As a self-proclaimed foodie and lover of trying new things, I’m always interested in the “food challenges” that I see pop up so often on social media. As someone who lives on campus, a vast majority of the food I eat is naturally found on campus as well – why not make up a challenge of my own that I could do without venturing too far from my dorm room?

Growing up, I was lucky enough to never have any food allergies (although I would always try to convince my mother that I was allergic to eggplant to get out of eating it). Because I’ve never had any dietary restrictions, I really had no idea how accommodating food on campus was for those who did. With this in mind, I challenged myself to try eating exclusively gluten-free on campus for three days. Honestly, I was just curious to see if I could do it!

Day One

Breakfast

I woke up late on the first morning of the challenge and had to rush to my 9 am lecture in the UC. Because I was short on time, I decided to kick things off by testing out one of the “on the go” gluten-free options I knew about at Booster Juice.

I like having smoothies in the morning because I’m never all that hungry when I wake up, but still want to start my day with something nutritious. Today I got the Matcha Monsoon, a smoothie consisting of matcha green tea, vanilla yogurt, and vanilla almond milk. My favourite part about Booster Juice is their “super booster” option, which allows you to add whey protein powder, chia seeds, or hemp hearts for an extra kick in your smoothie (Note: not all boosters are gluten free, see the Booster Juice Allergy Guide for specific details.). Booster Juice’s versatile menu has a ton of gluten-free options, but it’s still important to keep a careful eye out – some menu options may still contain gluten. There is some room around this, though: the Carleton Booster Juice staff is very accommodating, and will substitute or remove ingredients if asked.

Lunch

After having a liquid breakfast, I chose to get something more substantial for lunch! Pasta is one of my favourite meals, so I decided to visit the made-to-order pasta station in the caf. To make this a no-gluten lunch, all I had to do was ask the chef for my meal to be made with no-gluten noodles. I chose zucchini, mushrooms, garlic, onion, bacon, and chicken with both tomato and Alfredo sauce for my pasta toppings. I get this combo whenever I visit the pasta station, and I didn’t notice a difference in taste between my usual order and the no-gluten version. A definite score!

During this challenge, I learned that another DIY pasta station is available elsewhere on campus, meaning you can enjoy this no-gluten meal outside of the caf as well. Located in Loeb Café, Il Forno Tuscano offers a variety of noodles, sauce, and toppings so you can have pasta just the way you like it!

Dinner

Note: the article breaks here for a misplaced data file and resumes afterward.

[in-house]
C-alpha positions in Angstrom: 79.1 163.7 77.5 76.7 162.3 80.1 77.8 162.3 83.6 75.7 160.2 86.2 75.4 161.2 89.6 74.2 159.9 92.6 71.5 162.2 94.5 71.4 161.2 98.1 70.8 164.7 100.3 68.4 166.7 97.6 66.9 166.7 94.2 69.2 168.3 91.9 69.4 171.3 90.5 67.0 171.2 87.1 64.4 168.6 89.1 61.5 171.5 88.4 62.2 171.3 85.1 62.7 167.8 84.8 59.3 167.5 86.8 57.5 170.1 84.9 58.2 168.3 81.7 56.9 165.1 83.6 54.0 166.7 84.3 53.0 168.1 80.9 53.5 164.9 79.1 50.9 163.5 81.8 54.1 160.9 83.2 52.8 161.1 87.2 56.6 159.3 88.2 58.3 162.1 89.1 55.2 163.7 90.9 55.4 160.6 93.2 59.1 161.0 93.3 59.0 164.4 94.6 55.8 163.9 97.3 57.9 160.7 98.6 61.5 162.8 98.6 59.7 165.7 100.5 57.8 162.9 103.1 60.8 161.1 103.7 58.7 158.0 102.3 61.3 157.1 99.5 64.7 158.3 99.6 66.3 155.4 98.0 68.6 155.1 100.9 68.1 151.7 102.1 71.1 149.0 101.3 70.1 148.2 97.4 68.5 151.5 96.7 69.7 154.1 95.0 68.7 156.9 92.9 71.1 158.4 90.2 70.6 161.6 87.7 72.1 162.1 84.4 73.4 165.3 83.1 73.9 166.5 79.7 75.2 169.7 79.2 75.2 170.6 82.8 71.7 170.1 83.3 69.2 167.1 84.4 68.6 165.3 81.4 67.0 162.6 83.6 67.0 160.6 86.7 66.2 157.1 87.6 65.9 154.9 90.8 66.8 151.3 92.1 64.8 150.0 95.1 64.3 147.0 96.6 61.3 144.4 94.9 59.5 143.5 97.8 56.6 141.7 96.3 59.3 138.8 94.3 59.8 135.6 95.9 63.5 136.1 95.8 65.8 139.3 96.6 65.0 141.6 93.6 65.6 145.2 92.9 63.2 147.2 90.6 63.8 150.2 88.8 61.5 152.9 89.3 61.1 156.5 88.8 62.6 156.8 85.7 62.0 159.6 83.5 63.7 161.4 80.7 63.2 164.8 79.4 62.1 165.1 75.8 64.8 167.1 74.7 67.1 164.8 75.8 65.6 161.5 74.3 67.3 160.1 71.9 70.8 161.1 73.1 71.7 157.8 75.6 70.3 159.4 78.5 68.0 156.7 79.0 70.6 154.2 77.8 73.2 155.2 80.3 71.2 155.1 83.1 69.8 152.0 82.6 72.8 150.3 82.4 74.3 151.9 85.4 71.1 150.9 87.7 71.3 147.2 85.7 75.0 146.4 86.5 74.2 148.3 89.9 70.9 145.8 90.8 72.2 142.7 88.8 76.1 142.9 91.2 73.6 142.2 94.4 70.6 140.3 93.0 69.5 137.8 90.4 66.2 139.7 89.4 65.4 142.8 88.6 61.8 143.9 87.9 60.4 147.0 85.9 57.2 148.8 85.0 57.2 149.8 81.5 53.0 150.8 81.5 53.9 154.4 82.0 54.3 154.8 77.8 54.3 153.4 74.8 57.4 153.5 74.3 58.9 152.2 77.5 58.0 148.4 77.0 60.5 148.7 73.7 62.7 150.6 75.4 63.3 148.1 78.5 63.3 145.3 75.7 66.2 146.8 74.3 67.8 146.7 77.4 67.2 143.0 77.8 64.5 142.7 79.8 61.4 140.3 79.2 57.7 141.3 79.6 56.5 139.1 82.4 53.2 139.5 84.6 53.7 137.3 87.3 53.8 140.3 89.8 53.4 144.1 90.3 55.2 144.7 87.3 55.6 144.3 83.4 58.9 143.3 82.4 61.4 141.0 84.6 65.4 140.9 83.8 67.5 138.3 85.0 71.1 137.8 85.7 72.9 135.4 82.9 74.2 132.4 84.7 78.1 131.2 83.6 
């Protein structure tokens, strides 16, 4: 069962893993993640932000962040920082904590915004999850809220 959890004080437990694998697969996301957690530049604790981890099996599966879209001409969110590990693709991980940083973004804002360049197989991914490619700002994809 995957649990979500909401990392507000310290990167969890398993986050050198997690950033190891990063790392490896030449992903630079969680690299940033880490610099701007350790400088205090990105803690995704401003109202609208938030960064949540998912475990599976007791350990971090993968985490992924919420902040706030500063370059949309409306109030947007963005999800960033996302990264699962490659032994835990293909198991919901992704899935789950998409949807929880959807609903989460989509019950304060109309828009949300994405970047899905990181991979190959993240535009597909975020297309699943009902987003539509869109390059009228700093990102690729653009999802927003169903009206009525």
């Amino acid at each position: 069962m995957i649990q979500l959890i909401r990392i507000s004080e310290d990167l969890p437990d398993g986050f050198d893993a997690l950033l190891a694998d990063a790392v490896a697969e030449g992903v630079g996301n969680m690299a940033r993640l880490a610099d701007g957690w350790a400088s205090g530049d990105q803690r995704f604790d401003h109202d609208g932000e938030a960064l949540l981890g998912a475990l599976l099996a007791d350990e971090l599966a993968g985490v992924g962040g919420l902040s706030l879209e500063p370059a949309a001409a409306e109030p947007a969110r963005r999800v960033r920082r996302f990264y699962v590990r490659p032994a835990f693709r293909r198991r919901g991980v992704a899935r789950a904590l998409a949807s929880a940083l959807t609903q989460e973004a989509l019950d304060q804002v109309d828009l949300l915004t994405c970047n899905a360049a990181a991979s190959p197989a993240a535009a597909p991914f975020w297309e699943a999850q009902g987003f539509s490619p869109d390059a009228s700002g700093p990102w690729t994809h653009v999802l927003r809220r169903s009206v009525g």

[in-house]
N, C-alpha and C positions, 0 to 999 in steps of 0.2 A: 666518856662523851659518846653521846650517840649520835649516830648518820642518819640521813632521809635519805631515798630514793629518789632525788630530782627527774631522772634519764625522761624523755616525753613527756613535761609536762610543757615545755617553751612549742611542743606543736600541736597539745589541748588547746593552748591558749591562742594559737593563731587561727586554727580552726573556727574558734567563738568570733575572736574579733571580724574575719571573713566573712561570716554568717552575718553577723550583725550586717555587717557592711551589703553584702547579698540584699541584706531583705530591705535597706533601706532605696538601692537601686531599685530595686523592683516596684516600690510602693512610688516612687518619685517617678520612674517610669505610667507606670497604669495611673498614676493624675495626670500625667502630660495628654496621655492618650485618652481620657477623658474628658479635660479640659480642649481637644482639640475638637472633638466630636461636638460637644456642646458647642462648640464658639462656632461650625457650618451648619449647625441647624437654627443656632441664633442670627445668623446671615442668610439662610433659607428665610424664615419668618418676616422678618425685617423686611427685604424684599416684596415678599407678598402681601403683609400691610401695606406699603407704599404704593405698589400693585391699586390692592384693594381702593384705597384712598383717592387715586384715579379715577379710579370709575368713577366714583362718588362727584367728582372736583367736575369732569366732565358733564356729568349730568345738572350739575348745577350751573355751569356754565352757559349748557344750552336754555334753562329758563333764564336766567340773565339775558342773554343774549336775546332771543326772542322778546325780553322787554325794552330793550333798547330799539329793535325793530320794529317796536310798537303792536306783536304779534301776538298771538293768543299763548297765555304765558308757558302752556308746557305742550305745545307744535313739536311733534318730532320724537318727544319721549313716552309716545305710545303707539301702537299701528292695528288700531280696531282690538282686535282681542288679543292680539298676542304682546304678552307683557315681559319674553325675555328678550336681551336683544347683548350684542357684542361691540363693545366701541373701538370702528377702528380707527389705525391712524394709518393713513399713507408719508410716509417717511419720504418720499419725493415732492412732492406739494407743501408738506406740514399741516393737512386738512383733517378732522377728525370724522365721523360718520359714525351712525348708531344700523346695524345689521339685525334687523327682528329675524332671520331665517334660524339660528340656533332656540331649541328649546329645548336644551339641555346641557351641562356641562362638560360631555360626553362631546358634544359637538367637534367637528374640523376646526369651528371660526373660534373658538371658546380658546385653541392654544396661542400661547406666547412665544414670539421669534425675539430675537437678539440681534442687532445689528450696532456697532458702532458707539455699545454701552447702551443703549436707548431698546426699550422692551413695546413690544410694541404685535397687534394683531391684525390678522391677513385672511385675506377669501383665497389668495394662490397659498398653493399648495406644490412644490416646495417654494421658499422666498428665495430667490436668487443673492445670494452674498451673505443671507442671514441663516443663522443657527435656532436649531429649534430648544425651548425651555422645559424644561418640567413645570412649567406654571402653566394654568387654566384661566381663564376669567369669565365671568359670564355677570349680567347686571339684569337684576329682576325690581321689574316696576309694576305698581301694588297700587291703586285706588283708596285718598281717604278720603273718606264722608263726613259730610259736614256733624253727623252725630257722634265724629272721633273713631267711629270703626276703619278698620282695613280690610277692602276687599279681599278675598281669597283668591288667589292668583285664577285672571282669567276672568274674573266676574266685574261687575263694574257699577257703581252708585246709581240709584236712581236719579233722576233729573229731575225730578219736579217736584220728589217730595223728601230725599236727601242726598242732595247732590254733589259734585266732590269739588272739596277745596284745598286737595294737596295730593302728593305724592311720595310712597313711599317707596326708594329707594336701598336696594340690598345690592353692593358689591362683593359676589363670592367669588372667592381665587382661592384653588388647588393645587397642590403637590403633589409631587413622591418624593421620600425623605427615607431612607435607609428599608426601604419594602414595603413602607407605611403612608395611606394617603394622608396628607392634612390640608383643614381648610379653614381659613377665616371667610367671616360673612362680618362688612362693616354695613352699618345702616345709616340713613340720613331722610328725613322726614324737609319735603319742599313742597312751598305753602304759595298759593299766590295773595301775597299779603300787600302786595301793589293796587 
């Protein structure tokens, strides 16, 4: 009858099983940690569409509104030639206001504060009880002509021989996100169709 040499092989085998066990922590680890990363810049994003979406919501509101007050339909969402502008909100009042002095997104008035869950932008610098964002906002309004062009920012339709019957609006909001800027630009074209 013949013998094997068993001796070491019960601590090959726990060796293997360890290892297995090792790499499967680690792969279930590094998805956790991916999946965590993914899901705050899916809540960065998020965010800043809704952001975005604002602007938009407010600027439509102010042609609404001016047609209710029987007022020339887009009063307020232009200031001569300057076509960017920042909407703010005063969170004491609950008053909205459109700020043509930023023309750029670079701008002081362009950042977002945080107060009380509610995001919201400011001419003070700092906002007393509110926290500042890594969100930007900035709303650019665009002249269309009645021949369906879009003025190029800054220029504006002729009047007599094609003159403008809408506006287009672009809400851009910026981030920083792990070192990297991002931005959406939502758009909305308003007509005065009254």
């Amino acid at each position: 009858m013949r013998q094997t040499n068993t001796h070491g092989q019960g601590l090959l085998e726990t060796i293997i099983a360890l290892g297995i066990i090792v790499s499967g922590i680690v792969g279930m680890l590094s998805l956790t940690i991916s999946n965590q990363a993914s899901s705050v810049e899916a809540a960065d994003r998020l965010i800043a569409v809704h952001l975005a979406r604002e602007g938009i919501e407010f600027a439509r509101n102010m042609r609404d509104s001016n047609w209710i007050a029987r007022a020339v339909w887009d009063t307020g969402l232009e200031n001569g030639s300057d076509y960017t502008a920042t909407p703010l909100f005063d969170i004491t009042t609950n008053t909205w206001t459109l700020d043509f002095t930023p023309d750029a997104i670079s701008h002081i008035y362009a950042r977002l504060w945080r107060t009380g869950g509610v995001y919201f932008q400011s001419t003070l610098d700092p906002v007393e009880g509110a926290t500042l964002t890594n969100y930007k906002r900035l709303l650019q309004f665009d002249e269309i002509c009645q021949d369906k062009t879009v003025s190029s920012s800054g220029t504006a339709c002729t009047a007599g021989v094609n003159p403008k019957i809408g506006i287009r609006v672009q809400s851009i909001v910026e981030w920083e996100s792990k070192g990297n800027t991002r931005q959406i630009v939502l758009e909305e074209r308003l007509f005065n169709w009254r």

I usually start craving a snack a few hours after lunch, but because of my big lunch, I was full until dinner. I opted for a salad tossed with Italian dressing, and topped with sunflower seeds and hot peppers. For protein, I added honey garlic chicken from the Farmer’s Market station in the caf. I knew this choice was a safe one for the challenge because it was labelled with a yellow no-gluten logo. If you maintain a gluten-free diet, make sure to look out for this icon on the menu cards at various stations in the caf!

It was nice to notice that every meal period offered a variety of no-gluten choices, including meats, vegetables, rice and more. the caf is also home to the Gluten Free Pantry, a designated enclosed area that’s stocked full of gluten-free foods. Access to this area is restricted to those who’ve gained approval from Dining’s Registered Dietitian, making it a quiet, safe space for those with gluten intolerance to enjoy their food worry-free.

Day Two

Brunch

My first class began at 2:30 today so I slept in, then caught up on some readings before class. I was near the UC, so I decided to get something from Basil Box. They were an ideal choice because their entire menu is gluten-free, and they also give you the freedom to customize your meal however you like it. Today I got a base of greens, lemongrass corn, sautéed peppers, edamame, and sweet potatoes. I topped my meal with lemongrass chicken, sweet chilli lime sauce, and crushed peanuts. Gluten-free definitely doesn’t have to mean boring!

Other no-gluten options in the UC: The Kitchen Exchange, select menu options at The Market and Bento Sushi

Snacks

I was hungry after my lecture but not totally ready for a full meal, so I thought I’d grab a snack from Tunnel Junction. I bought a bottle of orange juice and paired it with an apple I’d picked up from the caf yesterday morning. This was a great pick-me-up, and helped me power through one of my midterm essays.

One thing I found hard about this part of the challenge was finding snacks that had no-gluten. Locations like Tunnel Junction, Starbucks and Loeb Café did not have as many options for no-gluten snacks as I had thought! Although they do offer bites like veggies and dip and yogurt parfaits, that’s about the extent of no-gluten grab-and-go options. I enjoyed this snack but would have enjoyed more options for me to try.

(Dining Services Note: Both Loeb and Starbucks do offer a variety of no-gluten containing snacks, including fruit & veggie cups, chocolate chia coconut pudding, rice krispies, apple chips and a number of other items. We will work to make these options easier to identify as containing no-gluten.)

Dinner

People who know me know that I love sandwiches. One of my favourite things about the caf is the amazing sandwich station. While I usually opt for a white baguette with roast beef and all the fixings, my usual obviously wasn’t going to cut it. To make it challenge-friendly, I decided to order my classic beef, tomato, onion, hot-pepper sandwich with mayo and chipotle sauce on no-gluten bread.